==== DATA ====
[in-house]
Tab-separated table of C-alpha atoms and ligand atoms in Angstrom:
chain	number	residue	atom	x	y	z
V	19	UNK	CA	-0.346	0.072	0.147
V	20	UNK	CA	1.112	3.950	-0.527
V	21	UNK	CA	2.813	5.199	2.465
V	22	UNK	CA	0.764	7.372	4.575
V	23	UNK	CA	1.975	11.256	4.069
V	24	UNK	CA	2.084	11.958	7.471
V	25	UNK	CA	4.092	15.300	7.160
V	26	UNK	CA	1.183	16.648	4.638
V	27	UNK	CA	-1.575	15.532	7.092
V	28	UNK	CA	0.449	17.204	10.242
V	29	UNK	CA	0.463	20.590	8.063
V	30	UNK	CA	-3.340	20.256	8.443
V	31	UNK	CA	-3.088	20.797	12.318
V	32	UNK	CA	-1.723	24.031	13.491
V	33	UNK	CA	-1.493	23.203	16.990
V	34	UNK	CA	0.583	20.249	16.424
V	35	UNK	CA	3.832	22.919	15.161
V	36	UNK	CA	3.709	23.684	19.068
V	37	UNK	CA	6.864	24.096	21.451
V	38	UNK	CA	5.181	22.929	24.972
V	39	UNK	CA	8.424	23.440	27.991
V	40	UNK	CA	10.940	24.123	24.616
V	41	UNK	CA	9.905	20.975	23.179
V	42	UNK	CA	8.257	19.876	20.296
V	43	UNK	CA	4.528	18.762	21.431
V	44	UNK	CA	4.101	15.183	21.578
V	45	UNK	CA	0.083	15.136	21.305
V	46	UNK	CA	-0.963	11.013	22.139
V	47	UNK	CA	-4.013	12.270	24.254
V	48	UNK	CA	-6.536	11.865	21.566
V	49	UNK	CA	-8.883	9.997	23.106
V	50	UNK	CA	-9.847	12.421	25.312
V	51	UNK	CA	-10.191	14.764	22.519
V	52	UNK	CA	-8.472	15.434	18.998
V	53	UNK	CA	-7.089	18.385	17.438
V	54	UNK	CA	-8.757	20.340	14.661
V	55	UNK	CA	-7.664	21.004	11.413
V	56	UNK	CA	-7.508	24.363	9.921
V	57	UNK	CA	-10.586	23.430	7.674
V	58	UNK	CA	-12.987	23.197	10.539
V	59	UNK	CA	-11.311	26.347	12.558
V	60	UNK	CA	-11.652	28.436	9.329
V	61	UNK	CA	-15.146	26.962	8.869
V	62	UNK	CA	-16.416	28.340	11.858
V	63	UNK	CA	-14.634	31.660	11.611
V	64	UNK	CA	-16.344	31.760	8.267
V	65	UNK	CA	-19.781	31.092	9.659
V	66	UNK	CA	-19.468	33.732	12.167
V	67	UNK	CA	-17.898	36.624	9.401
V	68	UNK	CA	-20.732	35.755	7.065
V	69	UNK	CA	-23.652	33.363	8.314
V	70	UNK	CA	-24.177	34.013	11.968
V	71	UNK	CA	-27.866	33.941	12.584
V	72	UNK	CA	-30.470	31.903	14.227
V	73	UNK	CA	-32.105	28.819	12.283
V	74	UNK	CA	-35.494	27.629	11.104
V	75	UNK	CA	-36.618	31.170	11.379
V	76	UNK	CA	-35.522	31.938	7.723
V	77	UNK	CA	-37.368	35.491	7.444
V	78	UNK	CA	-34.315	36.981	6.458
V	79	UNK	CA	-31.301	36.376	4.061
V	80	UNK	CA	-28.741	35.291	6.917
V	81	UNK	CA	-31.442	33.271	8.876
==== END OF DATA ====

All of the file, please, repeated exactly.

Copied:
[in-house]
Tab-separated table of C-alpha atoms and ligand atoms in Angstrom:
chain	number	residue	atom	x	y	z
V	19	UNK	CA	-0.346	0.072	0.147
V	20	UNK	CA	1.112	3.950	-0.527
V	21	UNK	CA	2.813	5.199	2.465
V	22	UNK	CA	0.764	7.372	4.575
V	23	UNK	CA	1.975	11.256	4.069
V	24	UNK	CA	2.084	11.958	7.471
V	25	UNK	CA	4.092	15.300	7.160
V	26	UNK	CA	1.183	16.648	4.638
V	27	UNK	CA	-1.575	15.532	7.092
V	28	UNK	CA	0.449	17.204	10.242
V	29	UNK	CA	0.463	20.590	8.063
V	30	UNK	CA	-3.340	20.256	8.443
V	31	UNK	CA	-3.088	20.797	12.318
V	32	UNK	CA	-1.723	24.031	13.491
V	33	UNK	CA	-1.493	23.203	16.990
V	34	UNK	CA	0.583	20.249	16.424
V	35	UNK	CA	3.832	22.919	15.161
V	36	UNK	CA	3.709	23.684	19.068
V	37	UNK	CA	6.864	24.096	21.451
V	38	UNK	CA	5.181	22.929	24.972
V	39	UNK	CA	8.424	23.440	27.991
V	40	UNK	CA	10.940	24.123	24.616
V	41	UNK	CA	9.905	20.975	23.179
V	42	UNK	CA	8.257	19.876	20.296
V	43	UNK	CA	4.528	18.762	21.431
V	44	UNK	CA	4.101	15.183	21.578
V	45	UNK	CA	0.083	15.136	21.305
V	46	UNK	CA	-0.963	11.013	22.139
V	47	UNK	CA	-4.013	12.270	24.254
V	48	UNK	CA	-6.536	11.865	21.566
V	49	UNK	CA	-8.883	9.997	23.106
V	50	UNK	CA	-9.847	12.421	25.312
V	51	UNK	CA	-10.191	14.764	22.519
V	52	UNK	CA	-8.472	15.434	18.998
V	53	UNK	CA	-7.089	18.385	17.438
V	54	UNK	CA	-8.757	20.340	14.661
V	55	UNK	CA	-7.664	21.004	11.413
V	56	UNK	CA	-7.508	24.363	9.921
V	57	UNK	CA	-10.586	23.430	7.674
V	58	UNK	CA	-12.987	23.197	10.539
V	59	UNK	CA	-11.311	26.347	12.558
V	60	UNK	CA	-11.652	28.436	9.329
V	61	UNK	CA	-15.146	26.962	8.869
V	62	UNK	CA	-16.416	28.340	11.858
V	63	UNK	CA	-14.634	31.660	11.611
V	64	UNK	CA	-16.344	31.760	8.267
V	65	UNK	CA	-19.781	31.092	9.659
V	66	UNK	CA	-19.468	33.732	12.167
V	67	UNK	CA	-17.898	36.624	9.401
V	68	UNK	CA	-20.732	35.755	7.065
V	69	UNK	CA	-23.652	33.363	8.314
V	70	UNK	CA	-24.177	34.013	11.968
V	71	UNK	CA	-27.866	33.941	12.584
V	72	UNK	CA	-30.470	31.903	14.227
V	73	UNK	CA	-32.105	28.819	12.283
V	74	UNK	CA	-35.494	27.629	11.104
V	75	UNK	CA	-36.618	31.170	11.379
V	76	UNK	CA	-35.522	31.938	7.723
V	77	UNK	CA	-37.368	35.491	7.444
V	78	UNK	CA	-34.315	36.981	6.458
V	79	UNK	CA	-31.301	36.376	4.061
V	80	UNK	CA	-28.741	35.291	6.917
V	81	UNK	CA	-31.442	33.271	8.876